Amazon fire activity in 2020 surpasses 2019

In September, 2020 surpassed 2019 to become the most active fire year in the southern Amazon since 2012, the year that the VIIRS sensor was launched on the Suomi-NPP satellite. So far this year, the VIIRS instrument on Suomi-NPP has detected 574,000 active fires, compared with 509,000 for the same period last year. Importantly, 88% of those fire detections have occurred in just the past 60 days. The upper panel (Fig. 1a) of the graphic below compares VIIRS active fire detections, classified by fire type (colors), to the average fire detections in 2012-2019 during the same time period (black line). Deforestation fires account for >40% of all fire detections in the southern Amazon in 2020, with a growing contribution from understory forest fires in the Brazilian states of Mato Gross and Pará in the past month. Visit the new Amazon Dashboard for more information on this classification approach, or to track individual fire events in the Amazon and surrounding biomes this year.

The lower panel (Fig. 1b) of this graphic shows the cumulative fire activity over the same 60-day period for the entire VIIRS data record from 2012-2020. Whereas fire activity surged in August, 2019 from coordinated burning activity in the Brazilian Amazon, daily fire counts in 2020 were higher in the first weeks of September than in August. Large, multi-day fire events are one reason for this increase in daily fire detections as the dry season progresses in the southern Amazon. As of September 20th, thousands of large fires continued to burn in the southern Amazon, including large understory forest fires that have been burning for weeks in the Xingu River basin in Mato Grosso (Fig. 2). 

Fig. 1: Time series of active fire detections from the VIIRS instrument onboard Suomi-NPP for the southern Amazon biome. (a) 2020 fire detections stratified by fire type and (b) cumulative active fire detections by year, starting in 2012. In both panels, the black line depicts average active fire detections during 2012-2019.
Fig. 2: VIIRS active fire detections (red) on top of a VIIRS true color image highlight fires and smoke across the Xingu River basin (VIIRS image from NASA WorldView on 09/08/2020).

Deforestation pushes 2020 fire activity above average across the Southern Amazon

With support from NASA, scientists have developed a new approach to cluster individual fire detections into fire events and classify each fire event across the southern Amazon and surrounding biomes. Of the three fire types occurring in forested landscapes, deforestation fires showed the largest contribution to VIIRS 375 m satellite fire detections, followed by small clearing and agricultural fires, and understory forest fires. Updated daily, the Amazon Dashboard provides quick access to new information on the location, fire type, start date, spread rate, and duration of individual fire events across the Amazon. For more information, or to explore and download the near-real time data, please see our Amazon dashboard.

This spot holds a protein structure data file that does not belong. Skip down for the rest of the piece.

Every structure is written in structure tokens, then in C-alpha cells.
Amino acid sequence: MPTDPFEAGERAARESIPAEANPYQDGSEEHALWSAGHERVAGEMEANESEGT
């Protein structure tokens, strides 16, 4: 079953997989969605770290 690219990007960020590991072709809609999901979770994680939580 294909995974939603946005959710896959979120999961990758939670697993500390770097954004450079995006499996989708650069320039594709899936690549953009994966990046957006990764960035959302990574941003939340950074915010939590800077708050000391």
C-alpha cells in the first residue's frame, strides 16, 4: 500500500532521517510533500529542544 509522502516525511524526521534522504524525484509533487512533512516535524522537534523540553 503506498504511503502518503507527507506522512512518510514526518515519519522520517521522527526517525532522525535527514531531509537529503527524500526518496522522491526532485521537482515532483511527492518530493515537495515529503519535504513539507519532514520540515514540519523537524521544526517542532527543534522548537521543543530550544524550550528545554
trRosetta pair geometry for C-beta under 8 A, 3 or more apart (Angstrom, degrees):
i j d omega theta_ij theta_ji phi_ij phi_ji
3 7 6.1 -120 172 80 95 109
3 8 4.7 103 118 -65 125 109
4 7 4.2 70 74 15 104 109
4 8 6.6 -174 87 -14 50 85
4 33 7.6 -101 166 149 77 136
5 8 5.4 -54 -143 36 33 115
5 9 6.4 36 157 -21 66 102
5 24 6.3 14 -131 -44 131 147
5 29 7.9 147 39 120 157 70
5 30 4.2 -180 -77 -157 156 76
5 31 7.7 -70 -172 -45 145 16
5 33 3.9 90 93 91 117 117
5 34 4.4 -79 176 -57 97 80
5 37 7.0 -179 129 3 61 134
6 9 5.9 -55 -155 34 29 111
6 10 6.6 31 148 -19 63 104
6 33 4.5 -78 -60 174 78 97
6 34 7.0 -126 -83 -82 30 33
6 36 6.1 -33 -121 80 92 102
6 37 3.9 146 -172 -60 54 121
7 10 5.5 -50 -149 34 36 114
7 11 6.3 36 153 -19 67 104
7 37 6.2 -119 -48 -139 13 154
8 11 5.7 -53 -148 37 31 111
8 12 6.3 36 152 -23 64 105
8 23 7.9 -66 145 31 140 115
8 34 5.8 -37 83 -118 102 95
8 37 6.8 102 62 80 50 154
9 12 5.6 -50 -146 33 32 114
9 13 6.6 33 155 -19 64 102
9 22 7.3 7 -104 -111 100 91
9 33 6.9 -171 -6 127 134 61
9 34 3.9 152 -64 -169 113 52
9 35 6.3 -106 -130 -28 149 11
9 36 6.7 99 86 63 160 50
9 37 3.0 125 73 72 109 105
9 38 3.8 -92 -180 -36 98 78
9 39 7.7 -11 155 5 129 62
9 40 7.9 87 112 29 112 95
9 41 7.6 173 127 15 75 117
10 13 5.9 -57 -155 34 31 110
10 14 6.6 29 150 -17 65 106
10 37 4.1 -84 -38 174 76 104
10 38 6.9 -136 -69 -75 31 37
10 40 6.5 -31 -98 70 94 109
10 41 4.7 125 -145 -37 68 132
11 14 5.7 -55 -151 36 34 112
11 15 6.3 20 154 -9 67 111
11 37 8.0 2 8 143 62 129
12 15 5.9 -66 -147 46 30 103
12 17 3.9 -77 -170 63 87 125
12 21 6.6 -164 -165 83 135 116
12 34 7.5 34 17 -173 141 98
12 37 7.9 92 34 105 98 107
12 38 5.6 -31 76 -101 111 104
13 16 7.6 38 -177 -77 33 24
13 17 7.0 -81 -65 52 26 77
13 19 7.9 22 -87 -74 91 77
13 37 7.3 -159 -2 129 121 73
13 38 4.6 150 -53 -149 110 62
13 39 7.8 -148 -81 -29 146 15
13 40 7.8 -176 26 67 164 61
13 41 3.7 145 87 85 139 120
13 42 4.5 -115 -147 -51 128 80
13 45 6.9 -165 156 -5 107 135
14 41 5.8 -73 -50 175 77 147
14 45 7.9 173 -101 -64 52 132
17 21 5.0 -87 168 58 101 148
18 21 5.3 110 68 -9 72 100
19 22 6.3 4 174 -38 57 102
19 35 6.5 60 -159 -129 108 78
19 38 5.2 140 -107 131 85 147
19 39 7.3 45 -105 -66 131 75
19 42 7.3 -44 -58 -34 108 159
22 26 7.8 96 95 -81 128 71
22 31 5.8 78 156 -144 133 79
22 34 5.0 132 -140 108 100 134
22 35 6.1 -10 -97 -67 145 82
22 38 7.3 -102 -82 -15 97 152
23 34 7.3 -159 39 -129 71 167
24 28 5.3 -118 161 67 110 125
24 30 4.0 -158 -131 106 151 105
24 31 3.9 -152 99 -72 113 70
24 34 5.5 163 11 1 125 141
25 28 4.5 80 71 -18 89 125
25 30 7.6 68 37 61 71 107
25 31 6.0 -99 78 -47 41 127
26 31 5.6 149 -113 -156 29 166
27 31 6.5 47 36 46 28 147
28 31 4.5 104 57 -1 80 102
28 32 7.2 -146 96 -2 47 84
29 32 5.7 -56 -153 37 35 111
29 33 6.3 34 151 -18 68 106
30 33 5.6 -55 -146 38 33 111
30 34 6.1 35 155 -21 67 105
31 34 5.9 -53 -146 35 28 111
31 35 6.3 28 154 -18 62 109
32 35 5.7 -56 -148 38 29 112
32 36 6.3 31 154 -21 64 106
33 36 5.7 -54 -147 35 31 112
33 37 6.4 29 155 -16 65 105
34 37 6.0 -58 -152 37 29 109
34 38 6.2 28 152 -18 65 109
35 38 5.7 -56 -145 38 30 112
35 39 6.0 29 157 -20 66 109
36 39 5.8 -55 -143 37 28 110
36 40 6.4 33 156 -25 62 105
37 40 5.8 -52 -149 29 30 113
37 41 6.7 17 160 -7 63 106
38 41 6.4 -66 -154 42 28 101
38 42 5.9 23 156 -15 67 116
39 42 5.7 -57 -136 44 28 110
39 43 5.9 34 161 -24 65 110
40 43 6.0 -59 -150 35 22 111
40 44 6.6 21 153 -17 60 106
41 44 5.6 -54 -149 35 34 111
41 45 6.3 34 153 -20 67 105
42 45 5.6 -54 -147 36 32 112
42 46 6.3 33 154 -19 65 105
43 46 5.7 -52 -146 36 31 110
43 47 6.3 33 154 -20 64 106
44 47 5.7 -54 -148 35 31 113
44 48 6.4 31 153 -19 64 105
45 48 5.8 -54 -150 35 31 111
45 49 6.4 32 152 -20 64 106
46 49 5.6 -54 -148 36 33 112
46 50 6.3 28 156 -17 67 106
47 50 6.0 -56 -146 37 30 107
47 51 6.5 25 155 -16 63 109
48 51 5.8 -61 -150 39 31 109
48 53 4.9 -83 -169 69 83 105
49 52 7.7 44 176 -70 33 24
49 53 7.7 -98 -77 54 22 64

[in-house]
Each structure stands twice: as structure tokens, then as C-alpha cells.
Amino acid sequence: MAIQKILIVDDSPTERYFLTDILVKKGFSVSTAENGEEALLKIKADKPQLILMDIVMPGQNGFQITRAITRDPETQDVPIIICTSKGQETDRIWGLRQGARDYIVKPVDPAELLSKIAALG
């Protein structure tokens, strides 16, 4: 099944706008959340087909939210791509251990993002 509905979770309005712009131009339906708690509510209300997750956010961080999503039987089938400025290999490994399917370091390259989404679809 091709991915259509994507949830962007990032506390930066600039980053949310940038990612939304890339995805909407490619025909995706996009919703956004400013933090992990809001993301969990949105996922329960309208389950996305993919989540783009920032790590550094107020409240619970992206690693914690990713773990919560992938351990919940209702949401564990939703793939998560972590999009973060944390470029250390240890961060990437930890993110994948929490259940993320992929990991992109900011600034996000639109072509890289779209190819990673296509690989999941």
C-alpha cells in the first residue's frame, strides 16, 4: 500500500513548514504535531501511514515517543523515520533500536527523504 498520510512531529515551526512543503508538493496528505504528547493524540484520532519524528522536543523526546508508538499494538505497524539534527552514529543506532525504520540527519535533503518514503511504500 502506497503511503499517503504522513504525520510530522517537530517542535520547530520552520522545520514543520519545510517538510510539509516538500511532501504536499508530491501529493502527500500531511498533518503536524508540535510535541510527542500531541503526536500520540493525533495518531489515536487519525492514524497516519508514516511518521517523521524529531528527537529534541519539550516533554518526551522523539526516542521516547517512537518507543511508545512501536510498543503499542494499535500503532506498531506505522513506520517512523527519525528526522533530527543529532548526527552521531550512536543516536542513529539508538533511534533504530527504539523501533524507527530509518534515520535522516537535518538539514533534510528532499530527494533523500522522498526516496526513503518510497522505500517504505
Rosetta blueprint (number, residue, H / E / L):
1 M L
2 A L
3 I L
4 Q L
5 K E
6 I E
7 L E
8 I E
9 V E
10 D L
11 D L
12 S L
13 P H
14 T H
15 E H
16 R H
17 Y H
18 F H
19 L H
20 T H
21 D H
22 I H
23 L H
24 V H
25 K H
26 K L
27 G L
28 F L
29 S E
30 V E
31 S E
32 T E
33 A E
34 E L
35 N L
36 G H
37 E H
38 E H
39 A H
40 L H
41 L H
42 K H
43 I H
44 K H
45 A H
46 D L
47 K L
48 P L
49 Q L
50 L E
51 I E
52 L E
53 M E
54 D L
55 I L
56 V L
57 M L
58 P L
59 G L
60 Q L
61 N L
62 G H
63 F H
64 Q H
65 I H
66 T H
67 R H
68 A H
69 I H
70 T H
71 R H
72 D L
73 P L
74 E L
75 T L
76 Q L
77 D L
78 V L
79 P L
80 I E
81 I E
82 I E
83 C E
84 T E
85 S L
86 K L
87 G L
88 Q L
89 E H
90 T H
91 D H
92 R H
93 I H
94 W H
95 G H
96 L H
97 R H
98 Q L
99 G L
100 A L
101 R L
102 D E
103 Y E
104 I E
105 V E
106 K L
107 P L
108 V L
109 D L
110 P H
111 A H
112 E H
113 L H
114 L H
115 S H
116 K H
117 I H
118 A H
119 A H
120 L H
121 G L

Time series of active fire detections from the VIIRS instruments onboard the NOAA-20 and Suomi-NPP satellites, stratified by fire type, for the southern Amazon biome and Southern Hemisphere South America (0° – 25°S). Grassland and savanna fires are excluded from this figure. The black line (right y-axis) depicts average active fire detections from the Suomi-NPP VIIRS instrument during 2012-2019 for all grid cells with >50% tree cover.

2019-20 Australian bushfire season

Cumulative MODIS active fire detections for New South Wales, Victoria, and Queensland summed per ‘fire year’ running from July 1st to June 30th in the following year. This fire year, satellite fire detections in New South Wales are more than four times higher than the previous record year (the 2002-03 fire season).  In Victoria, fires are above average at this point in 2019-2020 but have not yet surpassed previous extreme fire years in 2002-2003 and 2006-2007. In Queensland, MODIS fire counts were consistent with previous years, despite large wildfires in southern Queensland, since total fire activity in this state is dominated by savanna fires in northern Queensland, a natural part of these ecosystems.

Download figure data files for: New South Wales, Victoria, and Queensland.